PreK 3 through grade 2: Guiding Question - Who is Amy Krouse Rosenthal?
We began the "Miss Amy immersion" process this week by reading lots of her books. She's coming to our school May 22, 23. Win a signed copy of one of her books by entering here.
One of the things I love most about Amy Krouse Rosenthal's work is her keen perception of how children must feel in an adult world. Two titles deal with this directly: Yes Day and It's Not Fair. We also enjoyed looking at the similarities and differences in the illustration style of three titles, all done by Tom Lichtenheld. Finally, we read and watched Little Pea, one of Amy's most well-known books.
Yes Day, by Amy Krouse Rosenthal, illustrated by Tom Lichtenheld
Imagine a day when every answer is "yes" - a child's dream come true! The illustrations in this are fun, and the timing of showing the results after a page turn add drama. The boy asks mother, "Can I please [love the manners] have pizza for breakfast?" *page turn* to picture of boy eating pizza! Kids loved this one and we had fun sharing what we'd ask for if we had a "yes day". Many students asked for expensive items, but we could refer back to the story and see that the things the boy wanted were really small treats and time with friends and family: a friend for supper, eating lunch outside, choosing his own breakfast cereal. When we really thought about it, students were able to come up with some more realistic ideas.
It's Not Fair, by Amy Krouse Rosenthal, illustrated by Tom Lichtenheld
A list of gripes about perceived slights: as we move from common ones (he got the bigger cookie) to downright silly ones (a stool complains that the chair gets an extra leg) we get the idea that fairness is a matter of perspective. The kiddos had quite serious faces at times during this reading. I played up the unfairness of some familiar situations, such as missing one's turn to stir the batter, by using a teary voice. Afterward, we talked about times that are really unfair (and how to handle them with a deep breath and moving on) and about times when we're just complaining (such as the pig who wants wings).
The OK Book, by Amy Krouse Rosenthal, illustrated by Tom Lichtenheld
In these high-pressure times, I LOVE the message of this book: it's OK to just be okay at things, especially for children who are learning and experimenting. The child-like illustrations (stick person that spells out O.K.) are a perfect fit, and there are just the right number of examples. Each picture shows the child trying something ("I'm an ok pancake flipper") and shows the evidence that s/he's missed the mark a bit (pancake on the head not on the plate). Kids will relate, but it's also a great reminder for parents and teachers that our little ones are eager to participate in everything, even if they're not 100% successful at it.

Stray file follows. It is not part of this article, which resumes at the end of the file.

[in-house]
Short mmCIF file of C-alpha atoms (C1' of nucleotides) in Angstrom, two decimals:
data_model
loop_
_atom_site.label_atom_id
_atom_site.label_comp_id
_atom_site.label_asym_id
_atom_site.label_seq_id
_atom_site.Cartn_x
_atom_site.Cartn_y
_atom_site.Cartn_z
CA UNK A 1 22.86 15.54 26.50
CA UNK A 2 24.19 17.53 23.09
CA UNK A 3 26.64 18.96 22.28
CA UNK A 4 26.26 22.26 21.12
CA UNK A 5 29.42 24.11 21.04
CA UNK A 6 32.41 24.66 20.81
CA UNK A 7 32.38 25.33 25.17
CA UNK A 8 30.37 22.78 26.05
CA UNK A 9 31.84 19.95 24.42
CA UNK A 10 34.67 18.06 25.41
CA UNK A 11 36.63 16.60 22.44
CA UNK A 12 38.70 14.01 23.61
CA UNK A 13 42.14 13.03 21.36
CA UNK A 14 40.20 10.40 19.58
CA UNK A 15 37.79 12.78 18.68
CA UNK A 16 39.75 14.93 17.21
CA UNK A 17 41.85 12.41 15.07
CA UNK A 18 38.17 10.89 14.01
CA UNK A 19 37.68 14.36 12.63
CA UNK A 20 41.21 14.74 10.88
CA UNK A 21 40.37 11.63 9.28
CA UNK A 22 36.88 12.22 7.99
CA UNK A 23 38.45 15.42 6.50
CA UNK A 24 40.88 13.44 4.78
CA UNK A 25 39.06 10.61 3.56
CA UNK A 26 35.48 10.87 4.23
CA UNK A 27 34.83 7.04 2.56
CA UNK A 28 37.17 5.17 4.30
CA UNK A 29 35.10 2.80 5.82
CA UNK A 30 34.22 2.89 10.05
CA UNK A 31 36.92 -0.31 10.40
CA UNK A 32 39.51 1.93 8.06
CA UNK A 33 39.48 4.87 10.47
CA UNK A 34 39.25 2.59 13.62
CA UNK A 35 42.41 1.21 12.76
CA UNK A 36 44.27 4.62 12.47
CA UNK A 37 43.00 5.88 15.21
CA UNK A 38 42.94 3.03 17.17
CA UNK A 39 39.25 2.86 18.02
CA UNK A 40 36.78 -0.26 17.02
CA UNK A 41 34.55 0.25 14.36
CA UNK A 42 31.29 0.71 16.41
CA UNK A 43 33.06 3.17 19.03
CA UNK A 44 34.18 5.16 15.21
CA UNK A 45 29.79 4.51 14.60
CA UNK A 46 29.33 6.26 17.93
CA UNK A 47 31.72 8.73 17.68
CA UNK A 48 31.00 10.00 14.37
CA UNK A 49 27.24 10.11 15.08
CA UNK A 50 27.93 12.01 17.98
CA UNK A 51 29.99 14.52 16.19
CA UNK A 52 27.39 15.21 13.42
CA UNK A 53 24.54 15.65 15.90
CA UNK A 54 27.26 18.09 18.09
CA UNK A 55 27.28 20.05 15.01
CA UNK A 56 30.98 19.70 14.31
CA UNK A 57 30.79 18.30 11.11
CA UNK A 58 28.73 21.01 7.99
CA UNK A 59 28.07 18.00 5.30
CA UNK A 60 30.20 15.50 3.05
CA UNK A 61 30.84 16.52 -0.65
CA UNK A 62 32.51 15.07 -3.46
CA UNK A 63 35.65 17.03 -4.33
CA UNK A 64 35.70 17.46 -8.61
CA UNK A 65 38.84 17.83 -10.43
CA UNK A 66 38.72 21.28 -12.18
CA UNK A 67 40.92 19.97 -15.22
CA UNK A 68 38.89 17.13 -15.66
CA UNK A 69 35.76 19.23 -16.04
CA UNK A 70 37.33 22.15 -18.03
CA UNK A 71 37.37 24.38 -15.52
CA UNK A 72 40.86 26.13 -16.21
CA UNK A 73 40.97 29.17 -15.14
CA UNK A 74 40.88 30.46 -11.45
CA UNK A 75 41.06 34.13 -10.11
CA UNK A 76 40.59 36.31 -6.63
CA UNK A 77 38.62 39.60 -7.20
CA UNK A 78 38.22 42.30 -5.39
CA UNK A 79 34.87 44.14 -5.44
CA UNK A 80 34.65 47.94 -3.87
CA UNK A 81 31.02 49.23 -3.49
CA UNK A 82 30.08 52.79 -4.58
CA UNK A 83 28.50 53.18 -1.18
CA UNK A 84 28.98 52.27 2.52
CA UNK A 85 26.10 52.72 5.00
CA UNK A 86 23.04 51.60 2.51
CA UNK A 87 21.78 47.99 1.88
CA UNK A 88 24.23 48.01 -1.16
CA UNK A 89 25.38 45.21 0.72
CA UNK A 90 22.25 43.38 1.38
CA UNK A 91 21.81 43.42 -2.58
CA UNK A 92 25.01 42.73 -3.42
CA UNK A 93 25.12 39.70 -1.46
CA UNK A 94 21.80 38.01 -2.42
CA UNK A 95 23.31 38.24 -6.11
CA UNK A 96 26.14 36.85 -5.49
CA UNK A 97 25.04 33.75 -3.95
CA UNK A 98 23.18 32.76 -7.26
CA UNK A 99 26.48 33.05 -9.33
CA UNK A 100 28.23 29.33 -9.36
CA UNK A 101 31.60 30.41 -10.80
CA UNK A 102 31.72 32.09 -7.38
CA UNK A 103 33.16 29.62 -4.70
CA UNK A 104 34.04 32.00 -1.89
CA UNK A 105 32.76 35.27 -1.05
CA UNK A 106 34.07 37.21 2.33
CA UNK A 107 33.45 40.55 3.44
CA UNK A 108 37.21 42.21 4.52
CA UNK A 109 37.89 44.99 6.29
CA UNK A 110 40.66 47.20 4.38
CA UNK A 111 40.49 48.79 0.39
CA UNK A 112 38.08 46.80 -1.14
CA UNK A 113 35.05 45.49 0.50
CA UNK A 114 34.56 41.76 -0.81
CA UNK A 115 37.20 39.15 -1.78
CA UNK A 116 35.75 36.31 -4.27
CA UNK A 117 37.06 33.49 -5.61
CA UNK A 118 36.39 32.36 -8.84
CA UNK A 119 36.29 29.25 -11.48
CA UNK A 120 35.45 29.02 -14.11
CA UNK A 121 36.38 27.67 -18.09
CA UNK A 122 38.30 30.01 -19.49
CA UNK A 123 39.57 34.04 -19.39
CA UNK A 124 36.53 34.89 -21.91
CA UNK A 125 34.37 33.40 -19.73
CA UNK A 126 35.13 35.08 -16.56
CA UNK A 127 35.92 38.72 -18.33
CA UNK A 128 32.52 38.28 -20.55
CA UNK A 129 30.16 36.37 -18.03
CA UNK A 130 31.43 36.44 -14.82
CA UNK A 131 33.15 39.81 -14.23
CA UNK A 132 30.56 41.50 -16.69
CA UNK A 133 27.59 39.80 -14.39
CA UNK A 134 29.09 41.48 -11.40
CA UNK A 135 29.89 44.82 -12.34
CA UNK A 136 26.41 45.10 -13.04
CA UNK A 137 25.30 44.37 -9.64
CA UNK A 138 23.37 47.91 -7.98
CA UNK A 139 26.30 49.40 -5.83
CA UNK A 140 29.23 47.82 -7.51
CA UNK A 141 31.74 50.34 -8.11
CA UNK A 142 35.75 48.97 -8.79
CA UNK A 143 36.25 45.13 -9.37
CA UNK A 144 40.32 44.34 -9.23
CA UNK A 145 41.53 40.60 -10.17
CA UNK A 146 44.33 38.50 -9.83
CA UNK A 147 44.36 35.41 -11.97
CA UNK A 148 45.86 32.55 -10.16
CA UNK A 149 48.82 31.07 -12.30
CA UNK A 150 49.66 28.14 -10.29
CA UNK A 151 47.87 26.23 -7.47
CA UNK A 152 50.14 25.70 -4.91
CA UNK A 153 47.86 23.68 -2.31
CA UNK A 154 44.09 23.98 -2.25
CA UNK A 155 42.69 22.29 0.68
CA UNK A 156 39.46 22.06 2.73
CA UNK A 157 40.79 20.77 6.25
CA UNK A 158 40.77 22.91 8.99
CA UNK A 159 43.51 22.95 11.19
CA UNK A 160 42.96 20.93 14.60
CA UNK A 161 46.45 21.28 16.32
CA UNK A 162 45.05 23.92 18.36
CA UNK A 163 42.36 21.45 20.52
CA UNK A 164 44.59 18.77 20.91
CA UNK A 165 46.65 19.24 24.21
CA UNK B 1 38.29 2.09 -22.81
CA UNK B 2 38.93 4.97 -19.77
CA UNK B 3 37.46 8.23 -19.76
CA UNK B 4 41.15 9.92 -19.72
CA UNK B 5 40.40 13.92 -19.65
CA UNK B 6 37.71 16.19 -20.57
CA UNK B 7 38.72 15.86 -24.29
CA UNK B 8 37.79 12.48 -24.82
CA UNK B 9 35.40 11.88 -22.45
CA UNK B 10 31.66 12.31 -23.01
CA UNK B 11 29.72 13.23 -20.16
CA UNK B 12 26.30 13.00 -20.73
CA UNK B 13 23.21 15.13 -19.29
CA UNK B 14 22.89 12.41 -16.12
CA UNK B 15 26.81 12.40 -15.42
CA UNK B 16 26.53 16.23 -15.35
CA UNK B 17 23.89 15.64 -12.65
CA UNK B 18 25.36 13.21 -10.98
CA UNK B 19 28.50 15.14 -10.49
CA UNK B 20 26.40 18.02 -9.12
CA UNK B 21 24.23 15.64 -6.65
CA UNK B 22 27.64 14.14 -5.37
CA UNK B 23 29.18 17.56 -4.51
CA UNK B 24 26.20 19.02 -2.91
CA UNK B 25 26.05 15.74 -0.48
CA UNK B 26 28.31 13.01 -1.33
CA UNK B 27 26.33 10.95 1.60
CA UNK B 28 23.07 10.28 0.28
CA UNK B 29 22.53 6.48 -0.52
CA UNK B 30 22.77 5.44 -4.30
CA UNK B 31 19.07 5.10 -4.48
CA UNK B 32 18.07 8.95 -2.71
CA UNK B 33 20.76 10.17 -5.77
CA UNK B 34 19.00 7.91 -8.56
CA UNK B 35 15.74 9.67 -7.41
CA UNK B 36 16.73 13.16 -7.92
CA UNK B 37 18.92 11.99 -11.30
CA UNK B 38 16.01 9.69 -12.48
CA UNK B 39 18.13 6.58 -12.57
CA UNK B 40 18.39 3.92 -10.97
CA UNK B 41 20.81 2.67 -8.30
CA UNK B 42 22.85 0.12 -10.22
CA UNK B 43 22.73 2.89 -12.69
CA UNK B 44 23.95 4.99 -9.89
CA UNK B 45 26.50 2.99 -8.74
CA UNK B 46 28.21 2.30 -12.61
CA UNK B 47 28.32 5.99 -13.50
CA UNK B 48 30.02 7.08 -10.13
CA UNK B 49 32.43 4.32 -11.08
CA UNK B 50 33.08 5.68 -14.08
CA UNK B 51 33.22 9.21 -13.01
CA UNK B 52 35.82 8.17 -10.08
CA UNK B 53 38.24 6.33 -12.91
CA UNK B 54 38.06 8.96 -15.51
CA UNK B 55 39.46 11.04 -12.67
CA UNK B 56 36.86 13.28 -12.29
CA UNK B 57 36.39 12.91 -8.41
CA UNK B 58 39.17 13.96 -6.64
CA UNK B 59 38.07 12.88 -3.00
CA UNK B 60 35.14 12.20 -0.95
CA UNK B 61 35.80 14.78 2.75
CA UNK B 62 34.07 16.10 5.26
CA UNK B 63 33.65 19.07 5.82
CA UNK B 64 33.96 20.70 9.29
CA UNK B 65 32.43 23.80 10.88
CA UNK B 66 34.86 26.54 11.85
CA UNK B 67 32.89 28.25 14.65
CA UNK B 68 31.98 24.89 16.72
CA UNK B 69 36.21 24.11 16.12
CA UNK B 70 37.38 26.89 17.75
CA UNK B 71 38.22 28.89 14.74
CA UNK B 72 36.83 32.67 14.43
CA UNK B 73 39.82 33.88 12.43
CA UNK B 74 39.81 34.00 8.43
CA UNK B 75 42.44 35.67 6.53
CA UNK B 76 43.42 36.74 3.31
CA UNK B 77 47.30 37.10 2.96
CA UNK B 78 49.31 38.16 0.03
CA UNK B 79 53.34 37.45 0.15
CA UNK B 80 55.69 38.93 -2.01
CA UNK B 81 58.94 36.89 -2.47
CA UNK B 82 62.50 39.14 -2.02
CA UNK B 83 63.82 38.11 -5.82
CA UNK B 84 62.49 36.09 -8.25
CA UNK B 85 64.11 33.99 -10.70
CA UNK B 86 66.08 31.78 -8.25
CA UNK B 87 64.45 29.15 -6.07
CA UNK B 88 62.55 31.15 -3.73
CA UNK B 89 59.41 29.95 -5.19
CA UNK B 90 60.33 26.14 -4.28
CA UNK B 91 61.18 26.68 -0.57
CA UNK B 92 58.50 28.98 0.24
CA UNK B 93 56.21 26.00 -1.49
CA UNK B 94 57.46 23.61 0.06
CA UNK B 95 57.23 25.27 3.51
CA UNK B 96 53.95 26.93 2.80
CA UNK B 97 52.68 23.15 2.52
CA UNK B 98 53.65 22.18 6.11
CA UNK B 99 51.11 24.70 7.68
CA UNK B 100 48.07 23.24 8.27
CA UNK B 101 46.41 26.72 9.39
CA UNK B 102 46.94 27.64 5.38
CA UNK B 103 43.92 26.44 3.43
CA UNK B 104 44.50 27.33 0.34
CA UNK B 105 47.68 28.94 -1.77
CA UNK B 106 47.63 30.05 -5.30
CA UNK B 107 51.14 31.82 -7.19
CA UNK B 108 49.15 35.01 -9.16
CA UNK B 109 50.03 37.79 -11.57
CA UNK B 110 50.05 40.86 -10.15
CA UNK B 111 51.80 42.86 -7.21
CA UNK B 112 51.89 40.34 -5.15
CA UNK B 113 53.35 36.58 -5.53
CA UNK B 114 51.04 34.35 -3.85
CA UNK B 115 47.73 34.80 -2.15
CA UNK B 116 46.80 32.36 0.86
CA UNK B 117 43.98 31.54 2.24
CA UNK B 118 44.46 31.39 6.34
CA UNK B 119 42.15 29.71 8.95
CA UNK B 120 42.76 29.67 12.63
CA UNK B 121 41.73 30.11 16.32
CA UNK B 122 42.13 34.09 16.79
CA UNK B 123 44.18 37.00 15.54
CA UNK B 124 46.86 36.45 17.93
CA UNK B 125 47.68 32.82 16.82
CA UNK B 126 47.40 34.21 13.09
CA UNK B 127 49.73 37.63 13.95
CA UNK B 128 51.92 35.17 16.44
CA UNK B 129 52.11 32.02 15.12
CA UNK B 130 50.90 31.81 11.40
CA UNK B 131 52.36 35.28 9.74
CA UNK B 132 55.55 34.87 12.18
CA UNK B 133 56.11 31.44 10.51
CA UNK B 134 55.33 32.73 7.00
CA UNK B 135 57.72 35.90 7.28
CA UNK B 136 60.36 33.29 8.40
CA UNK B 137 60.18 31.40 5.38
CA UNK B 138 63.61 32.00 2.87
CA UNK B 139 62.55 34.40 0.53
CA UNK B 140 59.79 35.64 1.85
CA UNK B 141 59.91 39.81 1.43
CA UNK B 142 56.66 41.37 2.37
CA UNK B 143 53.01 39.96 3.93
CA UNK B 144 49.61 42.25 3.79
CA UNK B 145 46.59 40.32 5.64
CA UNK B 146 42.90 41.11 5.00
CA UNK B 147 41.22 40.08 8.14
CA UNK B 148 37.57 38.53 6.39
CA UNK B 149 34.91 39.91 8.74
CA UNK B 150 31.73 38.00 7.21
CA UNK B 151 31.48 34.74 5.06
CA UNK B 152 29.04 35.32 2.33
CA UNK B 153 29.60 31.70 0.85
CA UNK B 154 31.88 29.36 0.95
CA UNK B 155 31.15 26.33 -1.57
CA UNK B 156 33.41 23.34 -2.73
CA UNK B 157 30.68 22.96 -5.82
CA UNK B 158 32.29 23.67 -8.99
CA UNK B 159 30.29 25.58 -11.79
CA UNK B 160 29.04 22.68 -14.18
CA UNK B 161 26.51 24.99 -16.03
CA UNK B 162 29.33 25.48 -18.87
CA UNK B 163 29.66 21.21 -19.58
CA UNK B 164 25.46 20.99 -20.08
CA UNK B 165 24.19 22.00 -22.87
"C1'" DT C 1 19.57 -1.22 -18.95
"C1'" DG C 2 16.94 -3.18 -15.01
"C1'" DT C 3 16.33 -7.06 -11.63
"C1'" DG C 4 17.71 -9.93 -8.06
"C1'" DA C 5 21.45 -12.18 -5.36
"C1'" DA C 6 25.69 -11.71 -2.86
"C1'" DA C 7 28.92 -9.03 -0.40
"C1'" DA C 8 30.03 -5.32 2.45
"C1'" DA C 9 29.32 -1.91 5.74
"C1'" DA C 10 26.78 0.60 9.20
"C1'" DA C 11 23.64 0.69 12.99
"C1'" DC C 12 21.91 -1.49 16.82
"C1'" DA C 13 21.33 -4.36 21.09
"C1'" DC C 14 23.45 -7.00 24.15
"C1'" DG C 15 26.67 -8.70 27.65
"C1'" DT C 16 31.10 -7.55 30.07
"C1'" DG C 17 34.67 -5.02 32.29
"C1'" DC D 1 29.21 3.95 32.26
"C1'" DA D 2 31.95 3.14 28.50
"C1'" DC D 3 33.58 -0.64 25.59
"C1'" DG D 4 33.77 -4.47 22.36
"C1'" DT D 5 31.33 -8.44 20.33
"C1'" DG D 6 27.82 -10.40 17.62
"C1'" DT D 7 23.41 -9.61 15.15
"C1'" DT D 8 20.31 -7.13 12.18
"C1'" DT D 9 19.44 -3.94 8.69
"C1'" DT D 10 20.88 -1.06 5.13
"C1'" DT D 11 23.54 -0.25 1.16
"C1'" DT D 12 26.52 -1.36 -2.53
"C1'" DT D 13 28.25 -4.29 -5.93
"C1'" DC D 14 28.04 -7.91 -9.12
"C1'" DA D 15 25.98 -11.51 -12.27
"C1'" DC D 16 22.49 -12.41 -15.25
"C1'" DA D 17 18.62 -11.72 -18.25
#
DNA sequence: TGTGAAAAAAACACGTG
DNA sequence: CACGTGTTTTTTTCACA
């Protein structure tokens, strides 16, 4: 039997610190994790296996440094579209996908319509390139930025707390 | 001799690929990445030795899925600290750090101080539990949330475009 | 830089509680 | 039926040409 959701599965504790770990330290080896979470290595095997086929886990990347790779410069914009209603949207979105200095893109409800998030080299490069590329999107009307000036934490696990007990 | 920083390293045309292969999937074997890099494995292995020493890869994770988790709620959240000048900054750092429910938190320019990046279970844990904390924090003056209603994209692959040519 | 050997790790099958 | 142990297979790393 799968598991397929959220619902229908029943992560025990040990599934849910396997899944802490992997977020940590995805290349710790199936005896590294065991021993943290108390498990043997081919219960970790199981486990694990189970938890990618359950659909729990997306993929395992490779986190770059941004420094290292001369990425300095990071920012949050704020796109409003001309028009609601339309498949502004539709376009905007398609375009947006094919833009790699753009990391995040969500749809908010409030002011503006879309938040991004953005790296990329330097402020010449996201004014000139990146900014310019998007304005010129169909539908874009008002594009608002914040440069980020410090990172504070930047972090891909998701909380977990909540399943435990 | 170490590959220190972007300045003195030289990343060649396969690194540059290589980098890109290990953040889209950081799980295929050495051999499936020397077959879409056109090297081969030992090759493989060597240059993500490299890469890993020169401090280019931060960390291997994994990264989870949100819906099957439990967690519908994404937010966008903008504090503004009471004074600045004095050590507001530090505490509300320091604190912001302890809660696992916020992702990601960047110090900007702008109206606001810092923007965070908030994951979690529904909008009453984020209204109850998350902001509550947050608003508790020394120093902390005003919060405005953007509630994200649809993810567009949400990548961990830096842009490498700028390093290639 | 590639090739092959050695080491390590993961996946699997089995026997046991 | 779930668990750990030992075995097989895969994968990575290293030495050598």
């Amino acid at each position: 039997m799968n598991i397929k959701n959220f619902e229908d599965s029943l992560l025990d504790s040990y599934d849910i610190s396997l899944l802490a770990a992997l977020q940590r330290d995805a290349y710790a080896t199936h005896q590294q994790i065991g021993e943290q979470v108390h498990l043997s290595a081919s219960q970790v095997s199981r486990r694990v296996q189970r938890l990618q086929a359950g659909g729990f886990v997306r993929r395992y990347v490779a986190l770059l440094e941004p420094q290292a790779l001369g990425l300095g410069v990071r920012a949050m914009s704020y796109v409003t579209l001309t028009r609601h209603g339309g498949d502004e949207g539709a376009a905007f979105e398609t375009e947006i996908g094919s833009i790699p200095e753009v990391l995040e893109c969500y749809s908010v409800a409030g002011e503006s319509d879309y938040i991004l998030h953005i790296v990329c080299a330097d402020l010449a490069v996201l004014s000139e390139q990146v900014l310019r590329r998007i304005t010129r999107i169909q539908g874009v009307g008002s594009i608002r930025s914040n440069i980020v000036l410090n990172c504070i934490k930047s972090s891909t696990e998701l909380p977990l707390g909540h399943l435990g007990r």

Little Pea, by Amy Krouse Rosenthal, illustrated by Jen Corace (also on Tumblebooks)
Little Pea has a happy childhood, but there's one thing that makes him unhappy. He has to eat candy for dinner every night, and he really hates it! He finally eats all the candy parents require in order for him to have dessert, and we are as anxious as he is to see what the dessert will be. A must-read for picky eaters! This is such an original story, sweetly and simply executed. The design, illustrations, and voice of the text are in perfect harmony. A classic.
Grade 3: Guiding Question - What constitutes a series and why are series books good for us as readers?
We talked through this prezi about different types of series books, about different ways a series can be structured (for example: same characters, same setting, same genre), and about the benefits series-reading has on our growth as readers and writers.
Afterward, students rotated among three stations stacked with different series books. Each student chose one, then found its companion on the shelf (practicing spine label matchin). Everyone left with two titles in a series. After reading, they will use an online Venn diagram to compare similarities and differences between the two titles.
Grade 5: Guiding Questions - What strategies can we use to quickly determine if a website is good for us? How do evaluate a website?
Grade 5 is working on self-directed research about various global issues. They took a week to read broadly using news websites selected by their teachers to get a sense of their interests. Then they narrowed their topic and formed small groups or pairs with others interested in the same thing. They're now on the searching and resource-selection stage.
The problem: Students are often so excited to find a website that looks promising that they quickly bookmark it and move on to find another. They're not skimming and scanning it to get a sense of the information, and are not being critical of the content on the site....yet!
Use pre-reading strategies to get an overall sense of the website:
Scroll all the way down the page to see the scope of the article.
Scan the sidebars and tabs to see its "table of contents" or categories.
Skim the headings to see which ones match the question
Evaluate the site using these questions
We practiced with some poor quality sites for contrast. Seeing bad examples can help us distinguish between quality and questionable sites.
Next week: "deep reading" and note-taking!